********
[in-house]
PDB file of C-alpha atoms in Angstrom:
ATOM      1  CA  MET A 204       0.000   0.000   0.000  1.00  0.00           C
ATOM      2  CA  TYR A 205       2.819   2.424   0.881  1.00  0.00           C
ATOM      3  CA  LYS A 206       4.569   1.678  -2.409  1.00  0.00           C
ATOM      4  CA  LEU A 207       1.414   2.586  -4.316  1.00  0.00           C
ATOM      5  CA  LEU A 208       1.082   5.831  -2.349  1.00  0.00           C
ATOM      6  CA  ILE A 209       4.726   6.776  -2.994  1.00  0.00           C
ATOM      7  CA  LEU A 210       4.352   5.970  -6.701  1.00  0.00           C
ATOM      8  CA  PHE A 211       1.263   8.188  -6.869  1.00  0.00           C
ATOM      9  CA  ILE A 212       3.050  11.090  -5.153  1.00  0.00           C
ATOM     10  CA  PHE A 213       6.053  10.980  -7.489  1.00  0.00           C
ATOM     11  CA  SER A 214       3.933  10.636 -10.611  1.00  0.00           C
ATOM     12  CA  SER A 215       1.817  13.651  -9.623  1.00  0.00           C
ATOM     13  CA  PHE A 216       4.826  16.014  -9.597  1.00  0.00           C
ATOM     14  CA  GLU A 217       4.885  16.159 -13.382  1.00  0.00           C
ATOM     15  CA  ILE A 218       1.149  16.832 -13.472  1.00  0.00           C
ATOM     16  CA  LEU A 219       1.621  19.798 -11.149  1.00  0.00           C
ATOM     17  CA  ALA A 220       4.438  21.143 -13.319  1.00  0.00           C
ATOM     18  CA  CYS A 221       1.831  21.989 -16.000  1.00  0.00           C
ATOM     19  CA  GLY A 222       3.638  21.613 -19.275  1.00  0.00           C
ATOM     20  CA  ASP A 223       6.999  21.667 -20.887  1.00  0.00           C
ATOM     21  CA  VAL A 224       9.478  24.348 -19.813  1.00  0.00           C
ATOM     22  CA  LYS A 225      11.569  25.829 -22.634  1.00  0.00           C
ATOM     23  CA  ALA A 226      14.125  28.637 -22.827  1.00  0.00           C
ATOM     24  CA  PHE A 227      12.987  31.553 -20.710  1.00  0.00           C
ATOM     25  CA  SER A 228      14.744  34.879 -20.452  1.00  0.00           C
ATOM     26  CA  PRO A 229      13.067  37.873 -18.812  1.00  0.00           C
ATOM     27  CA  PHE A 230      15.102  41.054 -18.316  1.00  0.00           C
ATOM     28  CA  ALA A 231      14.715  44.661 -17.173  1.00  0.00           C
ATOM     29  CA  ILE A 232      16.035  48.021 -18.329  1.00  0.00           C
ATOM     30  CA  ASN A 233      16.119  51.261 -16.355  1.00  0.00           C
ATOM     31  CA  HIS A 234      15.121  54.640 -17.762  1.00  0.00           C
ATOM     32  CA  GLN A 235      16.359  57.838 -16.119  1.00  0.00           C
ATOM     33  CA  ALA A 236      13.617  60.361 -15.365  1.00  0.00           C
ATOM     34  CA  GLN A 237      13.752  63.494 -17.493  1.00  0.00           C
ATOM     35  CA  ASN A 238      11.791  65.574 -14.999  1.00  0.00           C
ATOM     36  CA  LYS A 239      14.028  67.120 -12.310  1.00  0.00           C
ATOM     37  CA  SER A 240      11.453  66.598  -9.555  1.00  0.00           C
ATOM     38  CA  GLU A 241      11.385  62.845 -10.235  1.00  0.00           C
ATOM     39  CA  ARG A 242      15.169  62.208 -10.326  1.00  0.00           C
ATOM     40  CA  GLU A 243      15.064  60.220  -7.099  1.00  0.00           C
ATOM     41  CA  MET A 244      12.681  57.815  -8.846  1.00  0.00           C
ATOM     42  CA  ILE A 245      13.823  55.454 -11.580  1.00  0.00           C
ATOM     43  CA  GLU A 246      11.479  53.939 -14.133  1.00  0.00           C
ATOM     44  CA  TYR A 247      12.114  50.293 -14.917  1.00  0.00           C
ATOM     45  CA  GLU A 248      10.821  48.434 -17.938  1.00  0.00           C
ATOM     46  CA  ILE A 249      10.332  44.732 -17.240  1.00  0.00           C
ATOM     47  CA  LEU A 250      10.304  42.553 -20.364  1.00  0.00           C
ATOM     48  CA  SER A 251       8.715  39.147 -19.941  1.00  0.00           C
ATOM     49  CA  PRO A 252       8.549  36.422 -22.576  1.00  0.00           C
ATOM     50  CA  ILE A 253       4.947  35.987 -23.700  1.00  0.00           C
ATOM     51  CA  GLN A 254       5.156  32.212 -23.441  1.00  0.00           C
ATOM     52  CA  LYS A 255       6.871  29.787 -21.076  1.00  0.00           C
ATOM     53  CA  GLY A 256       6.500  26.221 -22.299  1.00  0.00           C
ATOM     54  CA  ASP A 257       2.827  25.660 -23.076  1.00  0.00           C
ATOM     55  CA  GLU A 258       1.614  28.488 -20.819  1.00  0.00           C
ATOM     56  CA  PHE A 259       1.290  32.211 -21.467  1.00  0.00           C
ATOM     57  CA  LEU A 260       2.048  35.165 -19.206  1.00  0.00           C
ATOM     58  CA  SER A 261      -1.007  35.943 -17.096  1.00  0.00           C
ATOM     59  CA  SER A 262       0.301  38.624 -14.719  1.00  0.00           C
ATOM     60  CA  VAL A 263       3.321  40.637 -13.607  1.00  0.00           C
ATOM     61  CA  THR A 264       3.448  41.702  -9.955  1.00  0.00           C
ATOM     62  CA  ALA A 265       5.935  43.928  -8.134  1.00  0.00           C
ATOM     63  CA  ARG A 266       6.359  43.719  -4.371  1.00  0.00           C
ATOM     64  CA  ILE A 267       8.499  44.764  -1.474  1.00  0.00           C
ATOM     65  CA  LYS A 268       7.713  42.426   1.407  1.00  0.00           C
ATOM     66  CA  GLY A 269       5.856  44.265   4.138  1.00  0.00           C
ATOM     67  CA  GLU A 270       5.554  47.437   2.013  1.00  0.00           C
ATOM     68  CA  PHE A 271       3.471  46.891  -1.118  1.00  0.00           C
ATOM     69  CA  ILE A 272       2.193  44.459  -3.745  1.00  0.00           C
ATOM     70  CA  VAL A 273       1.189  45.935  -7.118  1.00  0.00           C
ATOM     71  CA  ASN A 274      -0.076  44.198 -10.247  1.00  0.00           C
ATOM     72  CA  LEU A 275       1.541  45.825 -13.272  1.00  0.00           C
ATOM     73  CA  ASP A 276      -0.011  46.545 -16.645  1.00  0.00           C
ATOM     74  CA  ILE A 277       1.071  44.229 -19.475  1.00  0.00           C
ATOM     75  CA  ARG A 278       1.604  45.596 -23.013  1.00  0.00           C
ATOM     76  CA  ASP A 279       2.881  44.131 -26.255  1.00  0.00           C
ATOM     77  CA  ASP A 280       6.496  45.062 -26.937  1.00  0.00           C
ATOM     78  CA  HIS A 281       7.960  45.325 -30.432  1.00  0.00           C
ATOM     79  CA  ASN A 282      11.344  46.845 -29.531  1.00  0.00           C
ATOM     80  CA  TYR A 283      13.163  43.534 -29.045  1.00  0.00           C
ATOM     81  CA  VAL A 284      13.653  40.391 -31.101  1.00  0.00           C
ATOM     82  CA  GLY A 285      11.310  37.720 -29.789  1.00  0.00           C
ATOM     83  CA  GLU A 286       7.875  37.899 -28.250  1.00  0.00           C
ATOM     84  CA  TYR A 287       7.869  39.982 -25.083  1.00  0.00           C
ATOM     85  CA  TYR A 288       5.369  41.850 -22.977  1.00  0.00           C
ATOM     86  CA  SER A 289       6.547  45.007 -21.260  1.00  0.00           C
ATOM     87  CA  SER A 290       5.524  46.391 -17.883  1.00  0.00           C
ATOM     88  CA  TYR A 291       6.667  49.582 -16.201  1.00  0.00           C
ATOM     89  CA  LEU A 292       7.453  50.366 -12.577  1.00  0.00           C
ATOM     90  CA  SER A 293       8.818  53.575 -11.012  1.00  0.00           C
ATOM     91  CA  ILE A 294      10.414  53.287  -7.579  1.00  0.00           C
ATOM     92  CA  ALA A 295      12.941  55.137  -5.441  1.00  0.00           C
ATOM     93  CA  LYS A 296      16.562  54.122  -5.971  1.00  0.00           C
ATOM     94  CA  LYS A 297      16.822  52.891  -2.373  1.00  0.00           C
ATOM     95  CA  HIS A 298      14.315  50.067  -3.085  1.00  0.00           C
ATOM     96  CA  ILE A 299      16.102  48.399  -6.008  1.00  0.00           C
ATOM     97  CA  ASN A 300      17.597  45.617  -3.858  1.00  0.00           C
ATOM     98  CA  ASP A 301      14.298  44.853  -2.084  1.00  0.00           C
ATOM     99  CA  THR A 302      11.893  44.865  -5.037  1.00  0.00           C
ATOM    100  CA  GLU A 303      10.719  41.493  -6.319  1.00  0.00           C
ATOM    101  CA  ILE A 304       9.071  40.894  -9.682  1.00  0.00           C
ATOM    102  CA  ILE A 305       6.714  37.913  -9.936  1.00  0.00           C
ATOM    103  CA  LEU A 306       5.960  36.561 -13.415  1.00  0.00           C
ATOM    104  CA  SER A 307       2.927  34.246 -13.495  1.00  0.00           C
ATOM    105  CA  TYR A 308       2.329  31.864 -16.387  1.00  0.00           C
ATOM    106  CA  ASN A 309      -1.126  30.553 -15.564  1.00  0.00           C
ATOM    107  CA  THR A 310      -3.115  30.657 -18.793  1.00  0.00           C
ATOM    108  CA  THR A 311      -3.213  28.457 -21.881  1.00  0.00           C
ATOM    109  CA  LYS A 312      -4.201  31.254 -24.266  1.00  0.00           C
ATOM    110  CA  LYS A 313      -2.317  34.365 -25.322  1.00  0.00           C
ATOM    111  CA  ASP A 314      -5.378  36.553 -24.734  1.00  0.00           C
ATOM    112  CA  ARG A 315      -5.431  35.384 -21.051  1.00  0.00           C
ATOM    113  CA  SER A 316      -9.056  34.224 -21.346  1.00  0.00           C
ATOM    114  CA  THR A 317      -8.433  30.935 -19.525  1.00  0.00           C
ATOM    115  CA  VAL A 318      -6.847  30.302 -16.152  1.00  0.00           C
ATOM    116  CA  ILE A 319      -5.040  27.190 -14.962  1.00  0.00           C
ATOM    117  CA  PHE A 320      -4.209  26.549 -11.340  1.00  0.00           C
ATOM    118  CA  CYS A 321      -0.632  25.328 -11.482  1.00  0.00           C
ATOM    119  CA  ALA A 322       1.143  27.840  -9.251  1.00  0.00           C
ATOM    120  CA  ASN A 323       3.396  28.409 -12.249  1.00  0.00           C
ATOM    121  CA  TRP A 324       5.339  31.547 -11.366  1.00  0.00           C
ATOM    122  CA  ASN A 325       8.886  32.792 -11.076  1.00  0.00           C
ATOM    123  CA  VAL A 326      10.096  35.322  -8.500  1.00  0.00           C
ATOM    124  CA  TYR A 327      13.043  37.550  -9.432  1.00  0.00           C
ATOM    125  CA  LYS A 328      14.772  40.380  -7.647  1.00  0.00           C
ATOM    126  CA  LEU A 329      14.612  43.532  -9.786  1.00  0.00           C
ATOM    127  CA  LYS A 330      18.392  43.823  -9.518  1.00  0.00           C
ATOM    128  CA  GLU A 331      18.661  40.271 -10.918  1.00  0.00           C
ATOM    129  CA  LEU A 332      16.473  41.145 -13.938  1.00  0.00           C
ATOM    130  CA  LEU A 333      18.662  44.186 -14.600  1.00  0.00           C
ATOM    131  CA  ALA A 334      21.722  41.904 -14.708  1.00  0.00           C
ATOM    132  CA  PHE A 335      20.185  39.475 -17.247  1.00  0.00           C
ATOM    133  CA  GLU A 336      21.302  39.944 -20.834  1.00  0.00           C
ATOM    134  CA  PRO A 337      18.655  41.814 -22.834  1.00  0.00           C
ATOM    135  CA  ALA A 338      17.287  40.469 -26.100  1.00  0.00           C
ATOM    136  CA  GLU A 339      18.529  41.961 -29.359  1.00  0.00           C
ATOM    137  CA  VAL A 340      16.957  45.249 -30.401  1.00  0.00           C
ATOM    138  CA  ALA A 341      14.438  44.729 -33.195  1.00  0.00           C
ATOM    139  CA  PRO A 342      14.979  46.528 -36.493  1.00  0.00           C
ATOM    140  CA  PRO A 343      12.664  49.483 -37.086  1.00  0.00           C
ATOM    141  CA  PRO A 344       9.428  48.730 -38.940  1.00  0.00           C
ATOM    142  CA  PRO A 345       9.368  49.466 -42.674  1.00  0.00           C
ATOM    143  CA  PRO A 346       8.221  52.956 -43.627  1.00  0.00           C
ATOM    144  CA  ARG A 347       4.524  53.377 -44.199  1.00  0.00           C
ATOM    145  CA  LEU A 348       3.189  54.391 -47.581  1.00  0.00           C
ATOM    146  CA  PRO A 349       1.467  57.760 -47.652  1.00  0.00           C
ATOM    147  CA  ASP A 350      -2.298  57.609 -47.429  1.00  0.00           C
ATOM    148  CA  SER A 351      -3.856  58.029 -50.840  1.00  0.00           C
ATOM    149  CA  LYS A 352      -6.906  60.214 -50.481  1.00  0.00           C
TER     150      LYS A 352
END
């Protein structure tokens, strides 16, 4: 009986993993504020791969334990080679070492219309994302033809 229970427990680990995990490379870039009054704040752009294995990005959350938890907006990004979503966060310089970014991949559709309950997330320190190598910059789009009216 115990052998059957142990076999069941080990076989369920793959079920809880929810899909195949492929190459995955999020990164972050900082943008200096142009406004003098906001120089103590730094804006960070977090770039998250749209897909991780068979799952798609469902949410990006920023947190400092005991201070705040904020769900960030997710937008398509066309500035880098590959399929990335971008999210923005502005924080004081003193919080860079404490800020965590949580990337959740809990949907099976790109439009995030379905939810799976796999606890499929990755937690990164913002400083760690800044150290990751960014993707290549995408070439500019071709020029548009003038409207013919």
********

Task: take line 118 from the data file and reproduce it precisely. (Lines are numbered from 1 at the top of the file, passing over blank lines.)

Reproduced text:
ATOM    116  CA  ILE A 319      -5.040  27.190 -14.962  1.00  0.00           C